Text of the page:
Hi All! I wanted to share my experience attending a photography portfolio review for the first time this last week in New York. A lot of people have been asking me about it and how it went so I wanted to share that with you here! I'm so glad you're interested, please feel free to reach out and ask me any follow up questions here
Every so often I interview photographers who I admire and want to be like and during one of my interviews this woman told me about Fotoworks and that it helped her start getting bigger jobs based off the connections she made. This was about 3 years ago that she told me this and when I got an email from them this year I recognized a lot of the reviewers and thought 'Why not.'
Fotoworks has 3 different kinds of review sessions, one in Los Angeles, New York, and another called BLVD Reviews which is mainly creative directors and they go to more cities aside from NYC and LA. They have a variety of packages all at different price points I chose to talk with 12 reviewers which was $1199. My travel from Burbank to New York was $509.00 round trip and I gave myself a budget of $50/day and was there for 5 days. I was lucky enough to stay with a family friend so I didn't have to pay for a place to stay. The whole trip cost me about $2000. I was told by someone I met there that since going to the reviews he's earned his money back from the jobs he's gotten, so that was promising.
I mainly chose reviewers that were in the fashion industry, but they have reviewers who do lifestyle, sports, advertising, photojournalism, food photography and more that you can speak with. I'd say for me 12 reviewers was perfect because there weren't a ton of people from the fashion world and any more than 12 and I might be talking with people where my work didn't align with them. I was able to squeeze in a few more reviewers while I was there though. Reviewers who had empty slots were up for grabs every day and you didn't have to pay extra which was awesome.
The week before the event they sent out the reviewers and I got to pick my top 12, and I, for the most part, got all the people I wanted to see which I was worried about. Once I got my list I looked up each reviewer and started writing down specific questions I wanted to ask each of them. Some generic questions I asked were:
"What do you look for in the photographers you hire?"
"Do you think I'm ready to shoot for you? And if not what needs improvement?'
"What are things you've done in your career that have helped you stand out?"
I would also try and ask one specific question to that reviewer, mostly revolving around something that I saw they worked on and wanted to know more about.
That being said you only have about 15 min with each person and that time usually goes very quickly. I was more interested in hearing what they had to say about my work than asking my questions and a lot of the times the conversations flowed very easily, but for those that weren't as smooth I was glad I had some stocked up questions prepared, anything to keep them talking either about themselves and/or my work and stay interested in me.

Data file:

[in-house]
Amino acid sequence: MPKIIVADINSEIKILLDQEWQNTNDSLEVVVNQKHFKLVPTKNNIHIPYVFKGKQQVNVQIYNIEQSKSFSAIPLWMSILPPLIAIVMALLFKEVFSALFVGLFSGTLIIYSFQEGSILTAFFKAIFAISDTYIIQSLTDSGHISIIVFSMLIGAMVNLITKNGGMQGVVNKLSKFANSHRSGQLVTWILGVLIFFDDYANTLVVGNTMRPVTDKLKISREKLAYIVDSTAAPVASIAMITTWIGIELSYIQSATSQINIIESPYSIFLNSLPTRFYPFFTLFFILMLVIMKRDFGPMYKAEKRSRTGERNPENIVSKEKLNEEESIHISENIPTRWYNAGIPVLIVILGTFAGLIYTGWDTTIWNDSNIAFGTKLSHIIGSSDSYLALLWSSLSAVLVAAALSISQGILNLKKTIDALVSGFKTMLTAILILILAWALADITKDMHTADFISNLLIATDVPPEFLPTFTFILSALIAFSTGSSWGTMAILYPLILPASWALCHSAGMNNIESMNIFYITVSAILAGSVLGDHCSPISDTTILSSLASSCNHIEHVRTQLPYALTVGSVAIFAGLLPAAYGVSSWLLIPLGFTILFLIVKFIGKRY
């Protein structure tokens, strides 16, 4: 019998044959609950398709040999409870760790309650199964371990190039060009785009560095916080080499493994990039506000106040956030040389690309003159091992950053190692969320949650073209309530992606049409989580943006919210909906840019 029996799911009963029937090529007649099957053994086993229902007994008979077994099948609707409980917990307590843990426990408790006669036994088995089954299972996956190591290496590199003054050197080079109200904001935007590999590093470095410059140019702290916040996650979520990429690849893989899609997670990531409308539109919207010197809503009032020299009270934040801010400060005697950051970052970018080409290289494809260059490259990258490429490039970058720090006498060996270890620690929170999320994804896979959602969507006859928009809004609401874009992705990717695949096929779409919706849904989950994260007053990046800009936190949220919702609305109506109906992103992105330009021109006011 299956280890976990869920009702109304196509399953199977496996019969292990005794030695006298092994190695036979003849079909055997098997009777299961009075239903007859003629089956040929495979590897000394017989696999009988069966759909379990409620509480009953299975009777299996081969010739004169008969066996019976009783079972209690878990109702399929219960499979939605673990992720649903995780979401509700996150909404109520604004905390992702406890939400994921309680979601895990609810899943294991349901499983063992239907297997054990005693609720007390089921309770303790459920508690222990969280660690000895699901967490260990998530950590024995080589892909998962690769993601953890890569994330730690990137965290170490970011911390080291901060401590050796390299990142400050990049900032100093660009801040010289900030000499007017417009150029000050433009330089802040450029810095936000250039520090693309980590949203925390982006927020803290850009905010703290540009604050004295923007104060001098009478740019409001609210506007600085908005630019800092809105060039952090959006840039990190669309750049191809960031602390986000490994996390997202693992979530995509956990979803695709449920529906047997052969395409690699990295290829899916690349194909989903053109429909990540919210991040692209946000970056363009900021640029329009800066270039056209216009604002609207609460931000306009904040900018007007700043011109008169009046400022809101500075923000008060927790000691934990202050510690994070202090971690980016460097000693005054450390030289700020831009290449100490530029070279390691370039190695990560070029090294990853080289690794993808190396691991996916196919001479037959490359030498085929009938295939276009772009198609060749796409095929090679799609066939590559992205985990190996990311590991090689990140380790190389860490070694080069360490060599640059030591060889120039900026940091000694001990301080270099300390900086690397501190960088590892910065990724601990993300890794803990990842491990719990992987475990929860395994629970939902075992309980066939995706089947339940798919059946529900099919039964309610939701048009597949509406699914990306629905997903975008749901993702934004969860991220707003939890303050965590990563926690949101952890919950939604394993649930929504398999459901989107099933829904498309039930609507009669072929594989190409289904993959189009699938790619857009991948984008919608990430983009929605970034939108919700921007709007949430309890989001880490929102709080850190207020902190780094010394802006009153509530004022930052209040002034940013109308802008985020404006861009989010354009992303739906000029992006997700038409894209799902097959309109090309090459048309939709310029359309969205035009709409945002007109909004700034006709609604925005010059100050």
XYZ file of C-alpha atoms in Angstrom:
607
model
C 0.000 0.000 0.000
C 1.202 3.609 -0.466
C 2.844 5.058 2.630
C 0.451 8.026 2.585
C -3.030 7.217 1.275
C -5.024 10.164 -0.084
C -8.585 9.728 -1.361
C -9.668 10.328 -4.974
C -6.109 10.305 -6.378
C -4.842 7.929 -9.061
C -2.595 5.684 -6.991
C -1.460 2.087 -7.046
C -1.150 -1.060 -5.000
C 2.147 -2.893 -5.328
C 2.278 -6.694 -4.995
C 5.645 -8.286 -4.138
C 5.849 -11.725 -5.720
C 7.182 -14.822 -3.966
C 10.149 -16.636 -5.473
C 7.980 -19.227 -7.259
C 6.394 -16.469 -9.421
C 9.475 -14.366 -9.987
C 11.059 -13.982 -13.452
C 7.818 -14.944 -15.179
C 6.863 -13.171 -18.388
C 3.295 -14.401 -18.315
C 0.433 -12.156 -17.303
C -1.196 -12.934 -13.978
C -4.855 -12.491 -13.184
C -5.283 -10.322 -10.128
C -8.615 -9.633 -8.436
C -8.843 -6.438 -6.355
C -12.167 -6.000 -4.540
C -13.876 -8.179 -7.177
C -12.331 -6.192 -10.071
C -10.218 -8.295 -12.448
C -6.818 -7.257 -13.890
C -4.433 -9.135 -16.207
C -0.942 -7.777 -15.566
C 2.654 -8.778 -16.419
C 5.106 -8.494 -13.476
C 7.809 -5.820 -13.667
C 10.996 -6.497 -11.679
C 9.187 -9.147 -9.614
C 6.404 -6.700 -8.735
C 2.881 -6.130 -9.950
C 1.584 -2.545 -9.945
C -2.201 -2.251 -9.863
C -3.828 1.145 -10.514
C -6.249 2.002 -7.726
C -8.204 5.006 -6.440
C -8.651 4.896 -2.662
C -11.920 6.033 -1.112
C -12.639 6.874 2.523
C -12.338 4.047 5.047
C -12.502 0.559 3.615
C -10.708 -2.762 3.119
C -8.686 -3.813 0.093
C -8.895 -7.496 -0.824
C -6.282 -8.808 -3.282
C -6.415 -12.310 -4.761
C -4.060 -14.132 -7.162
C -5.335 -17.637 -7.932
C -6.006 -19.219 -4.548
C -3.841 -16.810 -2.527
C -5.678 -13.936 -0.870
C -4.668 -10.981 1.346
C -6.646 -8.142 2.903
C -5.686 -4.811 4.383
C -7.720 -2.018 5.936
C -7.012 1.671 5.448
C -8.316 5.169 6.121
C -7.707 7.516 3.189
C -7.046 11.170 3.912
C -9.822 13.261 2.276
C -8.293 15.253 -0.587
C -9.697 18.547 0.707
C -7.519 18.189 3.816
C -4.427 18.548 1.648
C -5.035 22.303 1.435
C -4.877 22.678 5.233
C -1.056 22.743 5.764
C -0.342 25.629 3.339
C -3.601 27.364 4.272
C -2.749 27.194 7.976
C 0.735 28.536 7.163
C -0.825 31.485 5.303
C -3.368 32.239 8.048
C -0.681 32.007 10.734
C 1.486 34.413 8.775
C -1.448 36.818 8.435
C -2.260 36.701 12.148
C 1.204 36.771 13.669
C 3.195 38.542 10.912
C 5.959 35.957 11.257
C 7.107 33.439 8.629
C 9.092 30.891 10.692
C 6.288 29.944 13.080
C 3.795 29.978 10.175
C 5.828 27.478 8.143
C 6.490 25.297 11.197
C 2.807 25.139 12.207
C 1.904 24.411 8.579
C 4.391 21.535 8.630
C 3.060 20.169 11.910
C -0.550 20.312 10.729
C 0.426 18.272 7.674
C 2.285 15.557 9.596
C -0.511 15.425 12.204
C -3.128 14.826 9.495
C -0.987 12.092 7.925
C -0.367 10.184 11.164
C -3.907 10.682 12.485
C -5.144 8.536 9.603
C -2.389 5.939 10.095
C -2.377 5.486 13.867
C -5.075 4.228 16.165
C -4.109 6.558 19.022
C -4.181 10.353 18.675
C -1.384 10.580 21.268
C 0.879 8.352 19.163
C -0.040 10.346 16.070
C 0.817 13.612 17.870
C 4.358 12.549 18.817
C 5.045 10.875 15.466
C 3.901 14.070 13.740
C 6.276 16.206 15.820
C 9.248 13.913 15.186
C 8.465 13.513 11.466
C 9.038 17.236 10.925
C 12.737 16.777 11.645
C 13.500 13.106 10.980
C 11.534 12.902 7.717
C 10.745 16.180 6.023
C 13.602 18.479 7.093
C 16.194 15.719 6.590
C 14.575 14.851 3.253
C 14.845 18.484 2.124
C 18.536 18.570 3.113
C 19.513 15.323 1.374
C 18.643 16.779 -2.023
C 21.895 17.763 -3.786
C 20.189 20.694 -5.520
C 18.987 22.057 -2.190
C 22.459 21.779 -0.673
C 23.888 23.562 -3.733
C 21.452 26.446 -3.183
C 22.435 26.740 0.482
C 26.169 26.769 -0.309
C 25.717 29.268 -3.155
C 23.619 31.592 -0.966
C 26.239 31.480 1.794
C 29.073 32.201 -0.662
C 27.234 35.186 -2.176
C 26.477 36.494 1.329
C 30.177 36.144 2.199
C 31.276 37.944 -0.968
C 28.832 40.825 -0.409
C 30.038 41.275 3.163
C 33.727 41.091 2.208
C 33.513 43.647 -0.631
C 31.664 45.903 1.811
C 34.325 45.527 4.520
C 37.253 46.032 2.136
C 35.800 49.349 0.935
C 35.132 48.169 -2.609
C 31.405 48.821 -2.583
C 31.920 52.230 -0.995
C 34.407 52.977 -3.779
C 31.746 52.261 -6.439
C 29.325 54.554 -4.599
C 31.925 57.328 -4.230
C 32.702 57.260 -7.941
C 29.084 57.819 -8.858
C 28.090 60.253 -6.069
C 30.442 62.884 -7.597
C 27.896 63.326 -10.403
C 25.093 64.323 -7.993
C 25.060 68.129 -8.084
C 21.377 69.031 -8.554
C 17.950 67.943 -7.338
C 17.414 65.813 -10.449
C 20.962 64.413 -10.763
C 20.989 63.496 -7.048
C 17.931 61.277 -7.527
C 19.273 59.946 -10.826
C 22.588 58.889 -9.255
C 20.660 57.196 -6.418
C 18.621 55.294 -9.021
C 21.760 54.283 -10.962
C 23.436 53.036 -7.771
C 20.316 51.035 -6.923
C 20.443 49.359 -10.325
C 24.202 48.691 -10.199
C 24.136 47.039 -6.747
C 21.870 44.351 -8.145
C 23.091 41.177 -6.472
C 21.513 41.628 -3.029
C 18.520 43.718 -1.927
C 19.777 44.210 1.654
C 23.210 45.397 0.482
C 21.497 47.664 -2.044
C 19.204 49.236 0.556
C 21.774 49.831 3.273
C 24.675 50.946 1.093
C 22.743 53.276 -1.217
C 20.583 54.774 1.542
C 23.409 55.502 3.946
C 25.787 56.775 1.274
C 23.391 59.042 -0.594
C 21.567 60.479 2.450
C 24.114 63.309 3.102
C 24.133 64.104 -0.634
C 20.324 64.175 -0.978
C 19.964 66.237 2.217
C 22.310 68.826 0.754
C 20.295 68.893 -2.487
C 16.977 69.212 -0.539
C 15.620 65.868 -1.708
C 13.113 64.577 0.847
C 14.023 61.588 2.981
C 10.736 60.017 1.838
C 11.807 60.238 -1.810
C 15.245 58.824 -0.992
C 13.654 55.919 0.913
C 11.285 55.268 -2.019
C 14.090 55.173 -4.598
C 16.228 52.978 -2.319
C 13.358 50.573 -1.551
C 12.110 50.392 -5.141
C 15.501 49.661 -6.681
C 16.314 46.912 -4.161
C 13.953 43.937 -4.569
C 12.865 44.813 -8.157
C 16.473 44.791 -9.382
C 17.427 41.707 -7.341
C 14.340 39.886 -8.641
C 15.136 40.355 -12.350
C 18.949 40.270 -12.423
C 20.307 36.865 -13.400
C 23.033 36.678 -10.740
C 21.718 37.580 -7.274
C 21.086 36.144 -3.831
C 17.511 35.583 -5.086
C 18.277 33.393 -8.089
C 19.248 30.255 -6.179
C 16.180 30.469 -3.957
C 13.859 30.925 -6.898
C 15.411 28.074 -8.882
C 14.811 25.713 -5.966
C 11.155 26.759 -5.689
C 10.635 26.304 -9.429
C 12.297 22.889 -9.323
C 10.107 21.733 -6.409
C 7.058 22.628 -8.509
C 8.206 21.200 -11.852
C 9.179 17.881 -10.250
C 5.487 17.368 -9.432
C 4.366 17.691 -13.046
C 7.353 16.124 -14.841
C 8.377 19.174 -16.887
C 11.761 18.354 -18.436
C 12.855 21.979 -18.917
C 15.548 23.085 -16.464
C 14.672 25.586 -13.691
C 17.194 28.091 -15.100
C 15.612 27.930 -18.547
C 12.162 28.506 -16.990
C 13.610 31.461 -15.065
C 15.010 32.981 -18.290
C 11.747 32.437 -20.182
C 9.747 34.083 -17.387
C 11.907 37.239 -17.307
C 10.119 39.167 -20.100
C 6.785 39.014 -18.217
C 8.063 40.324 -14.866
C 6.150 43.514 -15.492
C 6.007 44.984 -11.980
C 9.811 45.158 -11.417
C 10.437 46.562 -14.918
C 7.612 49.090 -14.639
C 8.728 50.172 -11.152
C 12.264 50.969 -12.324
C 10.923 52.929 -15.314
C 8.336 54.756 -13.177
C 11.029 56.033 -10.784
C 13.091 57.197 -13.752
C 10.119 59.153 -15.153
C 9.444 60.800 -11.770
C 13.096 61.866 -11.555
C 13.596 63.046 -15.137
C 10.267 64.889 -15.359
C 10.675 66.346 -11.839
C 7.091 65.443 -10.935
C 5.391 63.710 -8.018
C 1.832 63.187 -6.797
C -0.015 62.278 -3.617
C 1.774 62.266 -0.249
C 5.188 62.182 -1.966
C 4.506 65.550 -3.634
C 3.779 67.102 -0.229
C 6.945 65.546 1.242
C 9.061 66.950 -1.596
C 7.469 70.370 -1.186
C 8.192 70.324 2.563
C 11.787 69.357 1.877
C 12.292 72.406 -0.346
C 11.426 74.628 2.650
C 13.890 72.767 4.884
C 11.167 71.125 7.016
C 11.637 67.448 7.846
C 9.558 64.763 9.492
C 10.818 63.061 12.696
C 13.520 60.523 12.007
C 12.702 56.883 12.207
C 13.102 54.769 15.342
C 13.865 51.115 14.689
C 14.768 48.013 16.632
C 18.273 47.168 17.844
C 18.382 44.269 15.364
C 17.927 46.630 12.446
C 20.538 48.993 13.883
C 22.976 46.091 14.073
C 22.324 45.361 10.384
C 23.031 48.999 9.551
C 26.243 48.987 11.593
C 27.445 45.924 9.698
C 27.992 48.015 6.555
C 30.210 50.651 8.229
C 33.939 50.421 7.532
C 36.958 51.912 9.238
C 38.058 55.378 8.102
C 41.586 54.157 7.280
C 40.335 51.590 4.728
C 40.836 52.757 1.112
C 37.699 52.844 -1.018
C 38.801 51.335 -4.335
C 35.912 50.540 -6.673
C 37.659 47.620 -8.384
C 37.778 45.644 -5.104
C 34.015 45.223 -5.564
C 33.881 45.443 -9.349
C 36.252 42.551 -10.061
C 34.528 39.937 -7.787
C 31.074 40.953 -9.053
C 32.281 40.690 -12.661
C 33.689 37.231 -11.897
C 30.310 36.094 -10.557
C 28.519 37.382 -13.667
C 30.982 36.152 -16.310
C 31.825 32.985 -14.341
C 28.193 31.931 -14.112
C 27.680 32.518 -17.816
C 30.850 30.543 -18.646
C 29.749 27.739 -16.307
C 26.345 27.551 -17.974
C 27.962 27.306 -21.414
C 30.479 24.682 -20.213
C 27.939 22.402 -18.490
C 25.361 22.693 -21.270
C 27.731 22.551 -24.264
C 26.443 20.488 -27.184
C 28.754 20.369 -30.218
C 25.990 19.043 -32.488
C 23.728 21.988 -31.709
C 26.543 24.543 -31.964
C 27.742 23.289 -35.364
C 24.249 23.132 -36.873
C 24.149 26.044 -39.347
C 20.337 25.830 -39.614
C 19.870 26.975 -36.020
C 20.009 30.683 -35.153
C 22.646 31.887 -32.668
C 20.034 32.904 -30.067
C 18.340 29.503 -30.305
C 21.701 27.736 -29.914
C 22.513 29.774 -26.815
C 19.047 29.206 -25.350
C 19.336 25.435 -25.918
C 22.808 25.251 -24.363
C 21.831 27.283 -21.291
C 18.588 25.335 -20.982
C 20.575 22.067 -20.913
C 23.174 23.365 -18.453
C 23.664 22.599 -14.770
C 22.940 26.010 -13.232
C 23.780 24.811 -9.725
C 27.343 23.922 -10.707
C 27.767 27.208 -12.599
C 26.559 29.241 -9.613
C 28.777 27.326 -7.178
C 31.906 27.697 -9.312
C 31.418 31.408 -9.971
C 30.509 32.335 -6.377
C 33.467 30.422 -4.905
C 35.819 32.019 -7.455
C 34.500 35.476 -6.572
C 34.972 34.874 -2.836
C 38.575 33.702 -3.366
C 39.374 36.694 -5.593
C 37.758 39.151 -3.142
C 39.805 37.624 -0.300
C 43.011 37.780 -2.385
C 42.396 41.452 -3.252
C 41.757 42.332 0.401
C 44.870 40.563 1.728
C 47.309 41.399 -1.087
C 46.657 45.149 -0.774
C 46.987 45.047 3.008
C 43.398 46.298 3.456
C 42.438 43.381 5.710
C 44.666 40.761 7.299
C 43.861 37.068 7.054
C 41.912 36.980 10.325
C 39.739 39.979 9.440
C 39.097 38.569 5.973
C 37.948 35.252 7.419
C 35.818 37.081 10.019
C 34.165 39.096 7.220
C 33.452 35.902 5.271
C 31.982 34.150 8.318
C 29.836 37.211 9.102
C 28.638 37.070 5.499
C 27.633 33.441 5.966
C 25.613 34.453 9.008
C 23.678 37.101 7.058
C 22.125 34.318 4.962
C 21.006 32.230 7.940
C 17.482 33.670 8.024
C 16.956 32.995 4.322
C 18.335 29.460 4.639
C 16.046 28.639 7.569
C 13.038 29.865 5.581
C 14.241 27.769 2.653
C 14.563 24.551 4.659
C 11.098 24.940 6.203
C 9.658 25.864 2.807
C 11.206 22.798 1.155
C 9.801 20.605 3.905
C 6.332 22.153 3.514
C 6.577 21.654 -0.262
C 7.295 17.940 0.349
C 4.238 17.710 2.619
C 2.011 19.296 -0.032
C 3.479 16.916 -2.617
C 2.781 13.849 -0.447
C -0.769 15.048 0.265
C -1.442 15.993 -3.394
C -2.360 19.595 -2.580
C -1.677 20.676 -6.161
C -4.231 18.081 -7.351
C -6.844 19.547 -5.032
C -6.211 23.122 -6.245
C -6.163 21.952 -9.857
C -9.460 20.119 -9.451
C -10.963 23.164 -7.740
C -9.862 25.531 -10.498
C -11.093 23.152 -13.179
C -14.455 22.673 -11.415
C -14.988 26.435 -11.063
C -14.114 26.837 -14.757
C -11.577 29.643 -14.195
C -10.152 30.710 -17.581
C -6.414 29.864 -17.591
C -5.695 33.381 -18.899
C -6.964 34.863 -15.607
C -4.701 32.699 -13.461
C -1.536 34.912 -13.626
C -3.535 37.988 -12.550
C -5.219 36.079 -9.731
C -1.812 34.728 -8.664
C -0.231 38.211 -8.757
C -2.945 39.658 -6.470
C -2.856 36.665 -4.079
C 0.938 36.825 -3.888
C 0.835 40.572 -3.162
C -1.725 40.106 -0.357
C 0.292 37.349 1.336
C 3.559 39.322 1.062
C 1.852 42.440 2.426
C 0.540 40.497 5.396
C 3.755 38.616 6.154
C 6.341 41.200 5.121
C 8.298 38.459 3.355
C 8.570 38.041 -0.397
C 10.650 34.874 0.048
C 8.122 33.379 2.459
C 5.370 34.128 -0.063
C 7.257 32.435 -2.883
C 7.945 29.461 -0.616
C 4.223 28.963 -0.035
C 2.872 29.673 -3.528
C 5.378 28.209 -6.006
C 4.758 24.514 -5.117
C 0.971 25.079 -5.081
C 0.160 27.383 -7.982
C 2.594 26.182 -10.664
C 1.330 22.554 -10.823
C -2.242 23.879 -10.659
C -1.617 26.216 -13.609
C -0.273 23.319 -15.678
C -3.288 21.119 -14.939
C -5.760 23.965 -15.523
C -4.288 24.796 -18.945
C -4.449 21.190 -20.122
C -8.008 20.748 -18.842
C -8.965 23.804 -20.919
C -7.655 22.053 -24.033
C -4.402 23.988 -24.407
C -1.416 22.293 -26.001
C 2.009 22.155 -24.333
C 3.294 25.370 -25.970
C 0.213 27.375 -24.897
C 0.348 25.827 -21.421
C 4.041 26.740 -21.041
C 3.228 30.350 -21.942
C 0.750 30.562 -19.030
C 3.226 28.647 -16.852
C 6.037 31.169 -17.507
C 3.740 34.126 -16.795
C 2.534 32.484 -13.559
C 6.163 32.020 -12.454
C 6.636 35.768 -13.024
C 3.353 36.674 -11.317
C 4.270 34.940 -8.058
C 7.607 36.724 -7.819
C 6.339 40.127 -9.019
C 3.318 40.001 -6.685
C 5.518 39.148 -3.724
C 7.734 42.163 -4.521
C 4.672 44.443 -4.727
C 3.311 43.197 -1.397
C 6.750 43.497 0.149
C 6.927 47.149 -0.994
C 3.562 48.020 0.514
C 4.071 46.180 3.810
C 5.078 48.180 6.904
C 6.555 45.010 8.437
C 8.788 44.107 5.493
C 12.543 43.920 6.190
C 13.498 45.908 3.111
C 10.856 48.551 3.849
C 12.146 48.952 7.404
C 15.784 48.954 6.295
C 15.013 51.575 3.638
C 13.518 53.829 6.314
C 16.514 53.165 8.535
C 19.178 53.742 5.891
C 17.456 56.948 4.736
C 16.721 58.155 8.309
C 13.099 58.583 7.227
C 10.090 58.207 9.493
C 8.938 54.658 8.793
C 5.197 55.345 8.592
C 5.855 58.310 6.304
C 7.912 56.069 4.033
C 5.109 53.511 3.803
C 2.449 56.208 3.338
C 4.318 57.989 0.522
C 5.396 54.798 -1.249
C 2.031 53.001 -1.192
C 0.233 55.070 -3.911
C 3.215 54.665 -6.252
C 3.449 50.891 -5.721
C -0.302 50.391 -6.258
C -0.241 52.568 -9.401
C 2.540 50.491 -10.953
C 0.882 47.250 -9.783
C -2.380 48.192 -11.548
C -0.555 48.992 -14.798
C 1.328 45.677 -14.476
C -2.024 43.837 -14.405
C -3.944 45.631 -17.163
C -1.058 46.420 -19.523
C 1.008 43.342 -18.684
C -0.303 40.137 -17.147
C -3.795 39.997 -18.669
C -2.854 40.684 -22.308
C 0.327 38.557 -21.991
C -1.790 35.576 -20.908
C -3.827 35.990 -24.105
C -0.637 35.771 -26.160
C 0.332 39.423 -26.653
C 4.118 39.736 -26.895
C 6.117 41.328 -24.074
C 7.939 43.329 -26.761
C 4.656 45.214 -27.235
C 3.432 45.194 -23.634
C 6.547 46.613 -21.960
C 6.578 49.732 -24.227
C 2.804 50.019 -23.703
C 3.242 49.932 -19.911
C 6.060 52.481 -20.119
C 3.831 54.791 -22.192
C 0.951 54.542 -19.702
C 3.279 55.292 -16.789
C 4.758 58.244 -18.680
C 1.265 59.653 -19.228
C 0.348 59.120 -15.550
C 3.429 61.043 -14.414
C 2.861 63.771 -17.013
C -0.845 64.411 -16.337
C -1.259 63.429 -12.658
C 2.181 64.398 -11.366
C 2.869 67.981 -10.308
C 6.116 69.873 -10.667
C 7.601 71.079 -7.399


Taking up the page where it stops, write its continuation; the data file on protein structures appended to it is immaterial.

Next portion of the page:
There is a lot of downtime in between meetings so you just hang out with a bunch of other photographers and look at their books and talk photography which was so fun. It's much more relaxing than I pictured it was going to be which was great and the man running everything there was super nice and did his best to get you into meetings that maybe you weren't originally able to get into. They had food and drinks, Sony, Fuji, and Hasselblad all had tables set up where you could talk with reps and play with cameras as well.
My prep work:
I put together a book using Blurb and it came out really nice. I hired a graphic designer to make a flyer for me to hand out to all the people I spoke with. I read that you should leave something other than a business card and if you can make it creative all the better. I saw a lot of other really nicely done books. Some people had really big books and others, like me, were smaller. I had about 20 pages double-sided, I wanted a nice balance of looking through my photos and time to talk, which I felt like I got so I don't know if I'd go much over 20 pages next time either.
My last piece of advice is to ask to record your meetings. For the most part, everyone was totally fine with it, I did get some questions like 'why' but once I explained that I didn't want to forget any of their feedback people were fine with it. I'm so glad I did do it because usually information goes in and out of my head pretty quickly and I didn't have to worry about that. Also be sure to ask for their cards to stay in contact and send a follow up email afterwards. If they don't have cards ask if you can still get their emails and write them down in your phone.
Ok I don't want to make this crazy long so if I missed something or you have a question please let me know!
Thanks for reading!